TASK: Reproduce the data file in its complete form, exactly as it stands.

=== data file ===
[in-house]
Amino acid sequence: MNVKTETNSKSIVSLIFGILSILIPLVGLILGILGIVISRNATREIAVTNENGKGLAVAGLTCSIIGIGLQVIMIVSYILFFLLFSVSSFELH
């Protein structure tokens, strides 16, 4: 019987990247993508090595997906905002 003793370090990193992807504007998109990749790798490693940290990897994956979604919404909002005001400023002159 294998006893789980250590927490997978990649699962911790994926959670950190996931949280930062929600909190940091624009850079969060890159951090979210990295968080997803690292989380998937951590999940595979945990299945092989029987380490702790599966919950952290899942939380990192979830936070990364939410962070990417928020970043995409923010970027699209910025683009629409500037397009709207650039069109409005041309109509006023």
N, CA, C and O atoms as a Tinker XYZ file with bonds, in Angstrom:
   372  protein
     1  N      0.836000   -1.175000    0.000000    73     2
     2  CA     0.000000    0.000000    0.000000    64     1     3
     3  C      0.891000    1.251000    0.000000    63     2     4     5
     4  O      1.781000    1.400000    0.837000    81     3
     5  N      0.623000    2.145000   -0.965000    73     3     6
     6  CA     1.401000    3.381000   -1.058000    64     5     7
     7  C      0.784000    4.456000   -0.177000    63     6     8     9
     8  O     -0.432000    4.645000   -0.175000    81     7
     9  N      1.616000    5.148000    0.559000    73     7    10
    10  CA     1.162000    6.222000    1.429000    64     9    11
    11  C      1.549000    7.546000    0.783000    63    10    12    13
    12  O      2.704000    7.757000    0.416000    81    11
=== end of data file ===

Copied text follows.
[in-house]
Amino acid sequence: MNVKTETNSKSIVSLIFGILSILIPLVGLILGILGIVISRNATREIAVTNENGKGLAVAGLTCSIIGIGLQVIMIVSYILFFLLFSVSSFELH
């Protein structure tokens, strides 16, 4: 019987990247993508090595997906905002 003793370090990193992807504007998109990749790798490693940290990897994956979604919404909002005001400023002159 294998006893789980250590927490997978990649699962911790994926959670950190996931949280930062929600909190940091624009850079969060890159951090979210990295968080997803690292989380998937951590999940595979945990299945092989029987380490702790599966919950952290899942939380990192979830936070990364939410962070990417928020970043995409923010970027699209910025683009629409500037397009709207650039069109409005041309109509006023």
N, CA, C and O atoms as a Tinker XYZ file with bonds, in Angstrom:
   372  protein
     1  N      0.836000   -1.175000    0.000000    73     2
     2  CA     0.000000    0.000000    0.000000    64     1     3
     3  C      0.891000    1.251000    0.000000    63     2     4     5
     4  O      1.781000    1.400000    0.837000    81     3
     5  N      0.623000    2.145000   -0.965000    73     3     6
     6  CA     1.401000    3.381000   -1.058000    64     5     7
     7  C      0.784000    4.456000   -0.177000    63     6     8     9
     8  O     -0.432000    4.645000   -0.175000    81     7
     9  N      1.616000    5.148000    0.559000    73     7    10
    10  CA     1.162000    6.222000    1.429000    64     9    11
    11  C      1.549000    7.546000    0.783000    63    10    12    13
    12  O      2.704000    7.757000    0.416000    81    11